There are some limitations to this study. This was a cross-sectional study of self-perceived anger with a sin- gle informant, which means that recall bias and minimi- zation of negative emotions and behaviour may limit its generalization. It is known that children with ADHD underreport their symptoms [29], which suggests that they may also underreport emotional, behavioural and social difficulties. As the primary aim of the study was not comparing anger expression among ADHD sub- types, lack of difference between the ADHD types and between boys and girls may be due to type II error. A previous study on girls with ADHD reported that those with ADHD-C exhibited higher rates of overt and rela- tional aggression than those with ADHD-I [30]. The age range of participants is both chronologically and devel- opmentally broad, and analyses within tighter age ranges are needed in order to ensure that age-related increases in emotionality do not influence the results. Also, further studies should account for the co-occurrence of psychiatric disorders other than ODD in order to better interpret the results. Anger relating to school setting cannot be generalized to global experiences of the feel- ing of anger. Future research should investigate whether results are similar across older age groups and other contexts. The study of anger in ADHD could be strengthened with additional, more objective, measures such as interview methodologies for anger assessment or behavioral observations by trained observers. The current findings were from a clinical sample of ADHD children. This study has used a clinical sample and should be replicated in children with ADHD within the community. The control group was not interviewed to assess for the presence of ADHD or other psychiatric disorders, and given the prevalence of psychiatric disor- ders, it is likely that a few children within the control group would be suffering from undiagnosed mental health problems. This may reduce power of the current study to detect any differences. This study, with its cross-sectional design, can only look for correlations and does not allow any imputation of a causal relation- ships between any component of anger and ADHD. The instrument used to assess anger components is not comprehensive. Other dimensions of anger expression such as anger control and the effects on targets of anger such as classmates, teachers, parents, and siblings should be studied in further studies.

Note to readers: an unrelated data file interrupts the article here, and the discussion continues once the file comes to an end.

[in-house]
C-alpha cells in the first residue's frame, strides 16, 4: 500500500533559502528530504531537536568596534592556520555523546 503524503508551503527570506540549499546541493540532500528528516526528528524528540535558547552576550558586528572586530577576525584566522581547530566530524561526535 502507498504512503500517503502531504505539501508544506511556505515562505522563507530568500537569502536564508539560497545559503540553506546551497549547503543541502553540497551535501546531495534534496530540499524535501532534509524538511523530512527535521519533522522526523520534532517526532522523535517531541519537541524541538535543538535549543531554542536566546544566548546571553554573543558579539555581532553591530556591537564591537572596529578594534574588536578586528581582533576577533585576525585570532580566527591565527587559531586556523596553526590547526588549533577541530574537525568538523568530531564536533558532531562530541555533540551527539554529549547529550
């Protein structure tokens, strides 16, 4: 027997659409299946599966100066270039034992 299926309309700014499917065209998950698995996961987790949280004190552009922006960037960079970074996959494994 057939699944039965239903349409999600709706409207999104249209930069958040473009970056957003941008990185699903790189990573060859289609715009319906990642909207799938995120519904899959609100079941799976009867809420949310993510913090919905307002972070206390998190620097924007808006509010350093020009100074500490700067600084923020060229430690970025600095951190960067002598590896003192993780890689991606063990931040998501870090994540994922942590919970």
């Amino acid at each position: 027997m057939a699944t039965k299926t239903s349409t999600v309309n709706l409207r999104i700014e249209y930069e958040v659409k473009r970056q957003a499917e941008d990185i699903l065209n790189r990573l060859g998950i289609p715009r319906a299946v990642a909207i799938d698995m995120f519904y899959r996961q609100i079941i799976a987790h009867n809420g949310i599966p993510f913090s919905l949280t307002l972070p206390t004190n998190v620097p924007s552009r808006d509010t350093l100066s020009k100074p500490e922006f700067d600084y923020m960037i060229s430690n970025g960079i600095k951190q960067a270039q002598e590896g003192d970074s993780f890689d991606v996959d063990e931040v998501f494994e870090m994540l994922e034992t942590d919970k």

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A Body Shape Index Versus Body Mass Index in the Assessment of Nutritional Status Among Egyptian Primary School Children Infected with Intestinal Helminthiasis

A Body Shape Index Versus Body Mass Index in the Assessment of Nutritional Status Among Egyptian Primary School Children Infected with Intestinal Helminthiasis